I had left a job at Lewin-ICF (which has done well since), and would start at USLICO Jan. 15,  The first Saturday in January, after a bit of a thaw, I drove up to Gettysburg for a day trip, and then through three tunnels in the eastern part of the Turnpike (including the twins at Blue Mountain).   I soliloquized (as does Barker in “Carousel”) and said I wouldn’t get caught in the trap of “upward affiliation” again.


I would have a tendency to become attached to a young man whom I “cathected” and derive a lot of stimulation from being around him.  (I expressed this in a musical composition, score here, and words at tag “505” on this file.)   The “withdrawal” could become uncomfortable.  (I’m reminded of the sadness in the second movement of Beethoven’s Piano Sonata #26 in E-flat, “Les Adieux” (youtube)).   I could feel deserted, if the person left the scene first (remember, how Clive Barker starts his novel “Imajica” by telling us you can’t have more than three people on stage at one time).  Of I could find myself staring at my memory of the person with an other-worldly magnifying glass (maybe out of Harry Potter’s world) looking for the slightest evidence of a flaw.  “The Ocelot has clay feet” and Army buddy at Fort Eustis would warn.  And if the feet and legs are brittle, not only to they go bald, they break off.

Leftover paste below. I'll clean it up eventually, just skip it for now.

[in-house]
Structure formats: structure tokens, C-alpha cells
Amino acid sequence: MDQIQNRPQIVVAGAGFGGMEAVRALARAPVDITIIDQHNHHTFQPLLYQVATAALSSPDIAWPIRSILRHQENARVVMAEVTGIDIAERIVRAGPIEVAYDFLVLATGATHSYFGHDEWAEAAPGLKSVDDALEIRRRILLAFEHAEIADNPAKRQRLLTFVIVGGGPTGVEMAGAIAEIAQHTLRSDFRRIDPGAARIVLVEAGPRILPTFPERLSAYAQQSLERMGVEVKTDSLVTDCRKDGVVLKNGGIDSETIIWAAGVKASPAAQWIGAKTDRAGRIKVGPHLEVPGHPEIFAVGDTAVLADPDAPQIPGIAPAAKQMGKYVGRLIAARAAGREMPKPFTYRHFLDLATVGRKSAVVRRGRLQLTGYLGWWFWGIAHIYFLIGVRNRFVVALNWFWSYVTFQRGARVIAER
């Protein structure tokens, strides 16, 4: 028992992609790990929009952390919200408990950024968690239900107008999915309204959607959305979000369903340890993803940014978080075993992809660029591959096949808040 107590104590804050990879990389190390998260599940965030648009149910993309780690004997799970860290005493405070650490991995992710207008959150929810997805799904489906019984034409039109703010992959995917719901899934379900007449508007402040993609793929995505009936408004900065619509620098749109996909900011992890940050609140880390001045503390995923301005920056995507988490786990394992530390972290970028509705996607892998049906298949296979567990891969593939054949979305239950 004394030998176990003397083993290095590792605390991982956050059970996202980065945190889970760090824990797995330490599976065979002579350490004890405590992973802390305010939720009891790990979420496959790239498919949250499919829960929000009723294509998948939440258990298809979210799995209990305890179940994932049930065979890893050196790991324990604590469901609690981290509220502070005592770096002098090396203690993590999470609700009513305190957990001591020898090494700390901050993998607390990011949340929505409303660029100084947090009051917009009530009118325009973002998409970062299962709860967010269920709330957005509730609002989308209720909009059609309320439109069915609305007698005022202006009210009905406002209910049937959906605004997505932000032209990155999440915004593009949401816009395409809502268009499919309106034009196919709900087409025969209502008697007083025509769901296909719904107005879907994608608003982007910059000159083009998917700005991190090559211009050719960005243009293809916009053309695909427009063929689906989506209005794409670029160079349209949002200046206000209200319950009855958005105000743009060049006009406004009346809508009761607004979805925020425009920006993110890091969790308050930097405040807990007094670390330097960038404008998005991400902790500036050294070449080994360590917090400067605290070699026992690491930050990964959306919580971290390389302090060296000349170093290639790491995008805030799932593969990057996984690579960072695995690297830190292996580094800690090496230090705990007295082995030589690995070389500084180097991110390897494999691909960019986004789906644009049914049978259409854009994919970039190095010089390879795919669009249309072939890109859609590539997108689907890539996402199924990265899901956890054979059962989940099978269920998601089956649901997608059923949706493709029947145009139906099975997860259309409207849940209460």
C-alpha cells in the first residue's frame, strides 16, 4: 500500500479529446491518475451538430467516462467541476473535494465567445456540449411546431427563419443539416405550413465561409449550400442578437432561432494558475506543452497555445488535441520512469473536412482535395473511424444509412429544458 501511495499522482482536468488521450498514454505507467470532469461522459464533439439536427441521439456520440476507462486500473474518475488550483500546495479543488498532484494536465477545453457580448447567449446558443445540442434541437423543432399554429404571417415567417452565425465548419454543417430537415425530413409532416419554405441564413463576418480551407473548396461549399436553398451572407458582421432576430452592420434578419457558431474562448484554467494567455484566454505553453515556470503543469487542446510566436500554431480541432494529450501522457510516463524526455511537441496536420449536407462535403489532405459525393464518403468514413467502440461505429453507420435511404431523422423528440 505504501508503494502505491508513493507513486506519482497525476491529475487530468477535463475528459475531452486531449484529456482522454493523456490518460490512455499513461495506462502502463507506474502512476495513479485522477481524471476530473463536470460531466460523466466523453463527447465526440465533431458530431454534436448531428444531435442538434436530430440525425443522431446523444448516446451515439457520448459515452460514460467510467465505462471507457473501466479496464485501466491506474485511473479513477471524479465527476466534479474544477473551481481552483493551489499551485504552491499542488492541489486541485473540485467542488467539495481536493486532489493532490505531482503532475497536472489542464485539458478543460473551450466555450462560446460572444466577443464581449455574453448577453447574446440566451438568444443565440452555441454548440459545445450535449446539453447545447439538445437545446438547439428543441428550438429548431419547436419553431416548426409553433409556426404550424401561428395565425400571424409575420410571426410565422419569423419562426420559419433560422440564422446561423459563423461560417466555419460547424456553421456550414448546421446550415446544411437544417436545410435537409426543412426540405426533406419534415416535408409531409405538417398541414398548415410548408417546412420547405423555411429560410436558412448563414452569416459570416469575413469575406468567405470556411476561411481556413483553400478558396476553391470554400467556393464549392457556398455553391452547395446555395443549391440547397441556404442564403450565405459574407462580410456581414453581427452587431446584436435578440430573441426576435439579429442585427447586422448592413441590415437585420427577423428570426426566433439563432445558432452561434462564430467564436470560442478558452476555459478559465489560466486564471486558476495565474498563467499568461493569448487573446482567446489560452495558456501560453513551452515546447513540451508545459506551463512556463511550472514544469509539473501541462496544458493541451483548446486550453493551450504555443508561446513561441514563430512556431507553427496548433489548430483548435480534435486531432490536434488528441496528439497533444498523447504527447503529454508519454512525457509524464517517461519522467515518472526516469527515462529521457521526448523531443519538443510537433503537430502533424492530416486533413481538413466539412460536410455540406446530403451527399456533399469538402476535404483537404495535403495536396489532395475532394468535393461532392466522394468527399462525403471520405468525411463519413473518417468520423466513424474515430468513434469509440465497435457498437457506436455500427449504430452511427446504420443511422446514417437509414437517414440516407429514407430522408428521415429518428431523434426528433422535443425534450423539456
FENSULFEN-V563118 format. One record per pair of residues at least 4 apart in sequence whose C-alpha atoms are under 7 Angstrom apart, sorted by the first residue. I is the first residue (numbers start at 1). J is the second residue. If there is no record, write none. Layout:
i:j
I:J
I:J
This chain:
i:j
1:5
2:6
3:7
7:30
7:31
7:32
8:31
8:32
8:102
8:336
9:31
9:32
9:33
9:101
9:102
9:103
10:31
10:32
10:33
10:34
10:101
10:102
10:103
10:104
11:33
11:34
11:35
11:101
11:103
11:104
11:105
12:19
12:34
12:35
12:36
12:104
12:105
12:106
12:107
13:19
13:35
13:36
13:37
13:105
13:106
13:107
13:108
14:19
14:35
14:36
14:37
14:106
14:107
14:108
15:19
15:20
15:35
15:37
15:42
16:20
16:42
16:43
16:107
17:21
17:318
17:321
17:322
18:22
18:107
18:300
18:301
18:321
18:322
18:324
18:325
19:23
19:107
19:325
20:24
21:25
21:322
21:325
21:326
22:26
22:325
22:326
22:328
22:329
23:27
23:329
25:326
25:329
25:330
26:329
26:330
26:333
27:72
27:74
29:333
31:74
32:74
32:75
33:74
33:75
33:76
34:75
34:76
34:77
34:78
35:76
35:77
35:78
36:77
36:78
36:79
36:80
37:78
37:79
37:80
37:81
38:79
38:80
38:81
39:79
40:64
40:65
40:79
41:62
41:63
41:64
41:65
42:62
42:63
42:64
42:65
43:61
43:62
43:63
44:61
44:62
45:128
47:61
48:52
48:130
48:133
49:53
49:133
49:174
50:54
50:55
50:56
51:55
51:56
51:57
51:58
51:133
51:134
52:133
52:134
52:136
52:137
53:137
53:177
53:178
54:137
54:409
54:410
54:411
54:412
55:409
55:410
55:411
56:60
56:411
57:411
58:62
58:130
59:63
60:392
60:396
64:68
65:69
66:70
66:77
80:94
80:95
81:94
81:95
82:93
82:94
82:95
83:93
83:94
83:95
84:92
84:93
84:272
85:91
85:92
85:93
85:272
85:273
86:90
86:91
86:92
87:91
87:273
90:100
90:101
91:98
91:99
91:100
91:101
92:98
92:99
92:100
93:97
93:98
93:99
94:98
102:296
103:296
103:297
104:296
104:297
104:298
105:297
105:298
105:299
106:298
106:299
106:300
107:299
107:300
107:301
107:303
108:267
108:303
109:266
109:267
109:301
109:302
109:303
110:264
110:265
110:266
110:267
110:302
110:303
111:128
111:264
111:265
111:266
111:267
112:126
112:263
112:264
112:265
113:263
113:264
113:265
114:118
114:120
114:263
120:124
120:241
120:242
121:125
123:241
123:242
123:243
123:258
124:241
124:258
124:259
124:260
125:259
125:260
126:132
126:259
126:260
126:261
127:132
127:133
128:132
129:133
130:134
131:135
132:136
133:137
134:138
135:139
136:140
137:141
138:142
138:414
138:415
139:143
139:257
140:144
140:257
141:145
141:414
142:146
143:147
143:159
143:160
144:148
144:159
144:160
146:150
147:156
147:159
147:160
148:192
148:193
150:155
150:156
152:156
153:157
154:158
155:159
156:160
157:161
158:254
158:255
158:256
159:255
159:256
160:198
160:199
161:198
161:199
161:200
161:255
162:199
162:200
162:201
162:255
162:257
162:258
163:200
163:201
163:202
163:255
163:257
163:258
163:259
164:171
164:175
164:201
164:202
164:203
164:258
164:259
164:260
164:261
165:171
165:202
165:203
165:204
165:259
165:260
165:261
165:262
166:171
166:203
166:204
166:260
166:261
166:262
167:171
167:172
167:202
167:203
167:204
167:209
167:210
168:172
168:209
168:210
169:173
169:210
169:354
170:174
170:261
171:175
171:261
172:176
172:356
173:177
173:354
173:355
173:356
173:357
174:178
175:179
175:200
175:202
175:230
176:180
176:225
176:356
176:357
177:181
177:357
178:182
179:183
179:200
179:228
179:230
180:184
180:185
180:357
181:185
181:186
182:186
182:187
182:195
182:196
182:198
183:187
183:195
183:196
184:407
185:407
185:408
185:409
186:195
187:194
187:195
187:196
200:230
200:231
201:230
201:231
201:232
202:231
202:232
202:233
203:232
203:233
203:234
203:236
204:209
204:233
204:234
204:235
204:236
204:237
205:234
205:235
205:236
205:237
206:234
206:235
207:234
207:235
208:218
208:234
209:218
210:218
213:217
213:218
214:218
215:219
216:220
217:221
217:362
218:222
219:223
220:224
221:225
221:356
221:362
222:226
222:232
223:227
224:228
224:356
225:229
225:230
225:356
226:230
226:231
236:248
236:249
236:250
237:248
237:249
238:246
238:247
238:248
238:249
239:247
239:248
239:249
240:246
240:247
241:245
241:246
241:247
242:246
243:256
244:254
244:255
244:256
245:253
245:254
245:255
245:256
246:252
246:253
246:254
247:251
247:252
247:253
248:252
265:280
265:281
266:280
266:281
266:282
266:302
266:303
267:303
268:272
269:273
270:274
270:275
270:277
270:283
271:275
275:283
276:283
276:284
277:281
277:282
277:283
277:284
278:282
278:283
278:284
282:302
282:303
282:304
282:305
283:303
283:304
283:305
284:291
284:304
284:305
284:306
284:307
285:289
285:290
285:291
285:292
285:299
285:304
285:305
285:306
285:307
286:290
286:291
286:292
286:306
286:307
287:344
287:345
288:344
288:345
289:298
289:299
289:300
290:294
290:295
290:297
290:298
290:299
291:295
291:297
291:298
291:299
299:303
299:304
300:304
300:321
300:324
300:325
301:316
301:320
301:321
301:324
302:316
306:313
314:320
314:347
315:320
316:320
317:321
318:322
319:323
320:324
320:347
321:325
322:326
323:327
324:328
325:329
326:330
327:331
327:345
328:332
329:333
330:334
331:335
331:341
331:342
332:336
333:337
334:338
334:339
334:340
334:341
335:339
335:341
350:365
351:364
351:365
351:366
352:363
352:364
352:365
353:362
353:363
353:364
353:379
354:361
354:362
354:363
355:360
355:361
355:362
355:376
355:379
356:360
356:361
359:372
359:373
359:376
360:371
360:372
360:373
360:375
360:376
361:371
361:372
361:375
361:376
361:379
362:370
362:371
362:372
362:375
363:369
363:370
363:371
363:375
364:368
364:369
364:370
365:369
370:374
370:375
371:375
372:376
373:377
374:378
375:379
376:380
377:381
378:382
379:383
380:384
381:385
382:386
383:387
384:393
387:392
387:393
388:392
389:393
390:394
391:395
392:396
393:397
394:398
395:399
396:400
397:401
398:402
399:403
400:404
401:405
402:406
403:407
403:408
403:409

That was the hooker.  Several times in my life, especially in earlier years as a younger adult, I went through the cycle of affiliation, then separation and a new kind of freedom.  The most telling example may have occurred when I left New York City at the beginning of 1979 for a new job in Dallas.  It turned out well, in the long run, but there had been a “personal” motivation. Maybe I did lose out on a possible “relationship” by being the first to go.

I tend to perceive another person (or perhaps apperceive) based on what I see at any particular moment.  I know that my memory of the past can navigate the time dimension of space-time — but only in one direction.  Sometimes I can project and simulate the future mentally.  I could even say that we all exist across all time (at least during this incarnation), in the sense of physics and spirtualism.  Still, my experience is limited by the visuals of the moment.  It is absolute.